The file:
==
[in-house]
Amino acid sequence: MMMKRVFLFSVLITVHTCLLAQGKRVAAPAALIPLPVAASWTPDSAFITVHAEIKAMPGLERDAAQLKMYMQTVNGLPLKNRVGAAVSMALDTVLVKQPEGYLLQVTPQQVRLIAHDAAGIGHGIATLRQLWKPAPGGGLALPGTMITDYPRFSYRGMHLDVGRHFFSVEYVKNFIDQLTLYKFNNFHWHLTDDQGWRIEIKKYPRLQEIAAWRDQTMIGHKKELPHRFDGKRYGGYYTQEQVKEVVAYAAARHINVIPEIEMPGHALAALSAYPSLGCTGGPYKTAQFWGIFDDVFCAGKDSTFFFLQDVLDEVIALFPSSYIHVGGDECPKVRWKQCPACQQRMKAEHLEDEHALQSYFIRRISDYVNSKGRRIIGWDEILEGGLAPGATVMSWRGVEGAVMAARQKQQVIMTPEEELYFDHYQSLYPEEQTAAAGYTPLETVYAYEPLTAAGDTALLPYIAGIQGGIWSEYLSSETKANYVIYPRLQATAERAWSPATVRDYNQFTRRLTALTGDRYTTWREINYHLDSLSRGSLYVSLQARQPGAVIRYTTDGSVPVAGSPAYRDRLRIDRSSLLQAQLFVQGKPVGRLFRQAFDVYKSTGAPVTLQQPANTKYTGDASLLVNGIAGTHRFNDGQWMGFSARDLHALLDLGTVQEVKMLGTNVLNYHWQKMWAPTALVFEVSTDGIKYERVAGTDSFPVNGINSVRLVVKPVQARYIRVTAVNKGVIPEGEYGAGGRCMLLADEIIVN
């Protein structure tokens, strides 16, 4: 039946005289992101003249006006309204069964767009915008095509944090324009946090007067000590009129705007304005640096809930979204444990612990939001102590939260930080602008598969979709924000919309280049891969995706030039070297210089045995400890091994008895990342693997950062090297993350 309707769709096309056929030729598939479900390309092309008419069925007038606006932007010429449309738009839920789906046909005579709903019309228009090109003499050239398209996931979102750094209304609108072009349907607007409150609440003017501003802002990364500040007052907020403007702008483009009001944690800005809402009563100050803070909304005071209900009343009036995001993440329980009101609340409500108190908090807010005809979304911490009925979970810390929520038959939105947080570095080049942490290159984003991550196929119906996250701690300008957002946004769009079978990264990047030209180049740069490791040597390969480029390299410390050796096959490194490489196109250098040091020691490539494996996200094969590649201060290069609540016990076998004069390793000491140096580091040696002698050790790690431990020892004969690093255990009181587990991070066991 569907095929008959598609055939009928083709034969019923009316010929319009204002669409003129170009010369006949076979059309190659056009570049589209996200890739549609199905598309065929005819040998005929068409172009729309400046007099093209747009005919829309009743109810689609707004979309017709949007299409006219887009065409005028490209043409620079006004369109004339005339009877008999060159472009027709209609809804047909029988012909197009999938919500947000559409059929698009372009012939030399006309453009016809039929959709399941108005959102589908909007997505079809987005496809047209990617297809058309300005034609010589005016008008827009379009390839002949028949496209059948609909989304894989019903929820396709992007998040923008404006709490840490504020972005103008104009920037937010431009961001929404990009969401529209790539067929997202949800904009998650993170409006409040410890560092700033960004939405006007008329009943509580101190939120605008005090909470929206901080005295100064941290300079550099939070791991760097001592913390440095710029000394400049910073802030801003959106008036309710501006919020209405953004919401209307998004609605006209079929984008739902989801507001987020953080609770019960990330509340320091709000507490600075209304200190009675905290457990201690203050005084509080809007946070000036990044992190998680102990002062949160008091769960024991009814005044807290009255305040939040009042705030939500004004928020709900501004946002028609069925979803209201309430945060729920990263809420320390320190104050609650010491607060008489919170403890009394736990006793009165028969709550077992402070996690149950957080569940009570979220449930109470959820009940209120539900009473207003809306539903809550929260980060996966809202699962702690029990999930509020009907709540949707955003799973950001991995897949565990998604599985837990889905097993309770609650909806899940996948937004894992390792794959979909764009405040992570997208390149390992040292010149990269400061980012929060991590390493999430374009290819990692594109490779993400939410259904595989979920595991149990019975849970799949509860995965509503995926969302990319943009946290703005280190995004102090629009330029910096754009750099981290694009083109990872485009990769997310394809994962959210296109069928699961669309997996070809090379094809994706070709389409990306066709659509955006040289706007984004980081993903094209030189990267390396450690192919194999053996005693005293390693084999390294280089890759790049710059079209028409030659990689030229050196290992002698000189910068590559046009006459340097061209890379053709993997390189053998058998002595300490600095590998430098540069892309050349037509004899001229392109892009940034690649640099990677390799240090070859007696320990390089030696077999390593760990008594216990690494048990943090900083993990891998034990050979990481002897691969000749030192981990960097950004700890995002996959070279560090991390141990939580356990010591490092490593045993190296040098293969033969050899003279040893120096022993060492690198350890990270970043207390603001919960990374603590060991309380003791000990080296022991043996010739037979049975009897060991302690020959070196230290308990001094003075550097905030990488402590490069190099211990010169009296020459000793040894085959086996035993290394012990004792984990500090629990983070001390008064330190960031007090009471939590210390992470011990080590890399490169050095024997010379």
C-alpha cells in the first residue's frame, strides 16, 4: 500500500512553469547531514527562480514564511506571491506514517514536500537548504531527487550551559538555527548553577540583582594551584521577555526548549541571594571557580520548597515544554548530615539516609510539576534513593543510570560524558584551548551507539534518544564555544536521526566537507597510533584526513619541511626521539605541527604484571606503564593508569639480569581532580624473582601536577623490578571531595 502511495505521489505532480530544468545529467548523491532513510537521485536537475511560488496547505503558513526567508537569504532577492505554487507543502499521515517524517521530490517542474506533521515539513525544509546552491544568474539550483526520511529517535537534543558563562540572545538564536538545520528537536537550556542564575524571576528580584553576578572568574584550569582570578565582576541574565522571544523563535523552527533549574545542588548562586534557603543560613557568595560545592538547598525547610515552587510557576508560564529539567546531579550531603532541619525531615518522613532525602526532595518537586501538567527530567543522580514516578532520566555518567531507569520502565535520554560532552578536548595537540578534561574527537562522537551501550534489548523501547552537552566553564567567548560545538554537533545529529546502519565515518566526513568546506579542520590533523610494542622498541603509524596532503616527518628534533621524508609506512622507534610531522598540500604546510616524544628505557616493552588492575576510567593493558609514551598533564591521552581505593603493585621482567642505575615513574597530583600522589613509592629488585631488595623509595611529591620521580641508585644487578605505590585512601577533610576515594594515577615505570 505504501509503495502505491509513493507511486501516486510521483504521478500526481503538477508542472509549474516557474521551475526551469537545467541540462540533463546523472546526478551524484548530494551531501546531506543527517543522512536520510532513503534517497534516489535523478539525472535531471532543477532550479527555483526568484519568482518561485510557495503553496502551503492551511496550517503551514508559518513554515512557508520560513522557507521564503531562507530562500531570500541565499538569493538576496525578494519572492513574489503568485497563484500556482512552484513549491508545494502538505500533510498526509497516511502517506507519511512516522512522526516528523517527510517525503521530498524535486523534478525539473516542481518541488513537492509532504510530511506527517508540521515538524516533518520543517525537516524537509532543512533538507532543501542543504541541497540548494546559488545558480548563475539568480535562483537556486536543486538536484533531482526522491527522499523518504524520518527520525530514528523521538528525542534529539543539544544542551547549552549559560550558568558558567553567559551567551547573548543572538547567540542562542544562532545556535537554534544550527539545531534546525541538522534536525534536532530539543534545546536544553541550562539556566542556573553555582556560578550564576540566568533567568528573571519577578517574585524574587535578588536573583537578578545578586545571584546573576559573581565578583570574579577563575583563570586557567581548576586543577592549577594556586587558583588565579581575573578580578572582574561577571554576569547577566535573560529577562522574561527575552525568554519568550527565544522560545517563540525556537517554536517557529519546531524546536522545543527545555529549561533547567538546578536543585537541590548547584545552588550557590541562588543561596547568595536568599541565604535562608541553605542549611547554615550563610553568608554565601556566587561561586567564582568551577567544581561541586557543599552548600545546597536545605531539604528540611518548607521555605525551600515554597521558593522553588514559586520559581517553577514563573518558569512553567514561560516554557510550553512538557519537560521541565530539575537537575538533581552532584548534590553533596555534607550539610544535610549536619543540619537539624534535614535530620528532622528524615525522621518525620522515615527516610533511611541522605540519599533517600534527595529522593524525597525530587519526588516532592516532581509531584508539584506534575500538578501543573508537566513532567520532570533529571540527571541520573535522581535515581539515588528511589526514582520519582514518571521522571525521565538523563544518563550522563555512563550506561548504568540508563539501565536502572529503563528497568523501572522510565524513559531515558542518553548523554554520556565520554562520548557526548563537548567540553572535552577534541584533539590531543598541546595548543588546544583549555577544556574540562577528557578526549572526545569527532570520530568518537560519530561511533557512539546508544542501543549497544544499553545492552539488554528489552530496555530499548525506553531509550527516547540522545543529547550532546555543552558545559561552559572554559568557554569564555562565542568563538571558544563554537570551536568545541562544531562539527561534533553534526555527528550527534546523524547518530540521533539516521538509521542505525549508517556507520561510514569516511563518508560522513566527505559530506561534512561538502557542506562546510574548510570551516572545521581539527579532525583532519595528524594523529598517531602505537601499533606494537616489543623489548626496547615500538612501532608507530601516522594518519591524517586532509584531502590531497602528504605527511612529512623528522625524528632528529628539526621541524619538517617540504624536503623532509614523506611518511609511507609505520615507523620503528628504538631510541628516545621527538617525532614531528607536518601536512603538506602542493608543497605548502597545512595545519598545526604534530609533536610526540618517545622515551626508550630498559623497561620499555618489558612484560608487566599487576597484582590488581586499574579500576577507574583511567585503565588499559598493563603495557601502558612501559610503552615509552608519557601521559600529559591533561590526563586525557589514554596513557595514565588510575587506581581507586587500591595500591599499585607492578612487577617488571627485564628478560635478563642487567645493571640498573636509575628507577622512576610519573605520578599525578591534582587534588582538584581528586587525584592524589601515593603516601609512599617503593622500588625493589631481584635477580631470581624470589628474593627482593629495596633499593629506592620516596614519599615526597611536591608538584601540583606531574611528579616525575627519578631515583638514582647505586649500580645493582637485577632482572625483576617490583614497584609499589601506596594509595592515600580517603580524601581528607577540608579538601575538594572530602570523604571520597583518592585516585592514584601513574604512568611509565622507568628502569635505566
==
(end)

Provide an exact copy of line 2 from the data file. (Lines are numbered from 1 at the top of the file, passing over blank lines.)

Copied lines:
Amino acid sequence: MMMKRVFLFSVLITVHTCLLAQGKRVAAPAALIPLPVAASWTPDSAFITVHAEIKAMPGLERDAAQLKMYMQTVNGLPLKNRVGAAVSMALDTVLVKQPEGYLLQVTPQQVRLIAHDAAGIGHGIATLRQLWKPAPGGGLALPGTMITDYPRFSYRGMHLDVGRHFFSVEYVKNFIDQLTLYKFNNFHWHLTDDQGWRIEIKKYPRLQEIAAWRDQTMIGHKKELPHRFDGKRYGGYYTQEQVKEVVAYAAARHINVIPEIEMPGHALAALSAYPSLGCTGGPYKTAQFWGIFDDVFCAGKDSTFFFLQDVLDEVIALFPSSYIHVGGDECPKVRWKQCPACQQRMKAEHLEDEHALQSYFIRRISDYVNSKGRRIIGWDEILEGGLAPGATVMSWRGVEGAVMAARQKQQVIMTPEEELYFDHYQSLYPEEQTAAAGYTPLETVYAYEPLTAAGDTALLPYIAGIQGGIWSEYLSSETKANYVIYPRLQATAERAWSPATVRDYNQFTRRLTALTGDRYTTWREINYHLDSLSRGSLYVSLQARQPGAVIRYTTDGSVPVAGSPAYRDRLRIDRSSLLQAQLFVQGKPVGRLFRQAFDVYKSTGAPVTLQQPANTKYTGDASLLVNGIAGTHRFNDGQWMGFSARDLHALLDLGTVQEVKMLGTNVLNYHWQKMWAPTALVFEVSTDGIKYERVAGTDSFPVNGINSVRLVVKPVQARYIRVTAVNKGVIPEGEYGAGGRCMLLADEIIVN